Tackling false self employments in one easy step

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The government announced in the Autumn Statement last week that:

As the next step [in tackling abuse of employment taxation], Autumn Statement 2013 announces action to prevent employers and employment intermediaries from avoiding employer NICs and circumventing their employer obligations. The government strongly supports enterprise and those who choose to work for themselves, and believes that the tax system should continue to recognise the additional risk someone who is genuinely self-employed takes on. But the government is acting now to level the playing field so that companies cannot use employment intermediaries to disguise employment as self-employment and thus avoid employment taxes and deny employment rights to their workforce. The government will legislate to prevent employment intermediaries from being able to use contrived contracts to 4 Autumn Statement 2013disguise the employment of workers. This will take effect from April 2014 and raise around £400 million each year.

I warmly welcome this. Indeed, I suggested tackling this abuse years ago - before this blog began - to HGMRC and I have given it an outing on odd occasions ever since.

The easiest way to do it though, by far, is not to worry about contrived contracts, important as they might be. The best way to tackle this is to change the tax return requirements for all businesses - whether self employed, companies or LLPs, with reported turnovers of less than £150,000. This, admittedly, is the vast majority of such businesses, but so be it.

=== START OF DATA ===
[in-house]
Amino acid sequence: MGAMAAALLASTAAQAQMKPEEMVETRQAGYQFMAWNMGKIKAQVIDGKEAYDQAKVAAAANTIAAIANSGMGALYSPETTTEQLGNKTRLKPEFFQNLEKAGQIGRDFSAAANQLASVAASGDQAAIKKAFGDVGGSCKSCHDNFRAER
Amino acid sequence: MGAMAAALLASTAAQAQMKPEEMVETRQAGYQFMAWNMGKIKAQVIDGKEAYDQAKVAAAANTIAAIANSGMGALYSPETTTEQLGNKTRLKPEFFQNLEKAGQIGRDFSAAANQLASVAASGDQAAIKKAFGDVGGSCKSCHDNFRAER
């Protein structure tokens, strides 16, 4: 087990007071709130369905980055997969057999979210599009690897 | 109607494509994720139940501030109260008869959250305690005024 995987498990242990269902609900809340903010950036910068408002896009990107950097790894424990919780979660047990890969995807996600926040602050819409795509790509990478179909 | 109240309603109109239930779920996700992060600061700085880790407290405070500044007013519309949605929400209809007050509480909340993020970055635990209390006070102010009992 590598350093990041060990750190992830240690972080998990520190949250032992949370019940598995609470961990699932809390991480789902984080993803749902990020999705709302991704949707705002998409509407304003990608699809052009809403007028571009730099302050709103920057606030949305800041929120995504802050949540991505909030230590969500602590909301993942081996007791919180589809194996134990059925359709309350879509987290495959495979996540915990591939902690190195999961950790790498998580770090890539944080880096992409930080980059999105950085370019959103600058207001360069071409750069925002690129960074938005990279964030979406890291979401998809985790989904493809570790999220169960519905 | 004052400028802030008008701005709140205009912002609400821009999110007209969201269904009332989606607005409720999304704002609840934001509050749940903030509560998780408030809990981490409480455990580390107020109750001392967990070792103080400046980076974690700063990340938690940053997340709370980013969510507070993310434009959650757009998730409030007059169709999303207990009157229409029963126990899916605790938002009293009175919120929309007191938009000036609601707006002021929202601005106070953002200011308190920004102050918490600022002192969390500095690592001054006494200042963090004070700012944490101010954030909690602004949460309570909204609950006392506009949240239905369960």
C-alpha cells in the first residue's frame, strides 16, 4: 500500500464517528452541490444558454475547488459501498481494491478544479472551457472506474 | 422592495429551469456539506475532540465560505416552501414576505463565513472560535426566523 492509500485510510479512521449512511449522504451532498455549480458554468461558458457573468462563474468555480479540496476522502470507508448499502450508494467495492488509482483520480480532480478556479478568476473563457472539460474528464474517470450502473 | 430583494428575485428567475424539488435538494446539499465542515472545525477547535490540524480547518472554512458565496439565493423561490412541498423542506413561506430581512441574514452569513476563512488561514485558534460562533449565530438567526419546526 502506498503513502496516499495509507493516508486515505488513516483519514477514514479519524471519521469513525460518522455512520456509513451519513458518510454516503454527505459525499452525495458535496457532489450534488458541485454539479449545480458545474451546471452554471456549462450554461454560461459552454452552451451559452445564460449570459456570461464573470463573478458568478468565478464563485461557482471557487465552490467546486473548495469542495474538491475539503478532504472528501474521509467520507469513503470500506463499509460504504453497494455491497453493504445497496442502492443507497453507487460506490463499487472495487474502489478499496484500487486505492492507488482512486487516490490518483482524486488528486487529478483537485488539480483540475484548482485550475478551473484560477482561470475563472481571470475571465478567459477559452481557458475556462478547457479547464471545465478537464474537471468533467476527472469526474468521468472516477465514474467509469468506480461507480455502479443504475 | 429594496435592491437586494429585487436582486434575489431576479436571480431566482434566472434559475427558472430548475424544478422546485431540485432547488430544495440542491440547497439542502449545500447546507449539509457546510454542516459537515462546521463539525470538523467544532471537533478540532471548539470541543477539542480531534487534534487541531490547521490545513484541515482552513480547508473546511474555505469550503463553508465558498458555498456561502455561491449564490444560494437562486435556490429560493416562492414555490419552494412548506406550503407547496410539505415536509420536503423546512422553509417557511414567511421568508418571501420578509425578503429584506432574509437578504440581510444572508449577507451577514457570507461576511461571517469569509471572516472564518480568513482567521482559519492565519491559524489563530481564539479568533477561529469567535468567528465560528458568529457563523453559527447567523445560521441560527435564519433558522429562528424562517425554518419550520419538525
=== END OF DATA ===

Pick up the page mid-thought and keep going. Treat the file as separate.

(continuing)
For these businesses, which will cover almost every single concern hiding a disguised employment, a straightforward request should be added to the tax return, which is that the top ten customers by turnover be declared on the tax return.

There are four reasons for doing this. First, this will require businesses to have records. I suspect there are those that do not.

Second, this will of course reveal those with disguised remuneration: there will be one or two customers only.

Third, HMRC then concentrate effort in the right place.

Fourth, and as is always the case in my thinking on such issues, the chance of being found out will have been increased dramatically, meaning that the incentive to abuse will have been reduced.

And yes, I know cash businesses do not fit in: they should supply a 52 week taking summary as an alternative. That will also be telling.

An extension of flat rate allowances would more than compensate for the effort involved and save a great deal, overall.

I am baffled as to why such a simple logic - which I proposed years ago in a meeting with HM Treasury - still cannot be embraced because if you want to stop such abuse the simplest way is to ask for data on it, and not go round the houses.

The fact that we might close a bit of the tax gap as a result is just one of the bonuses that might result.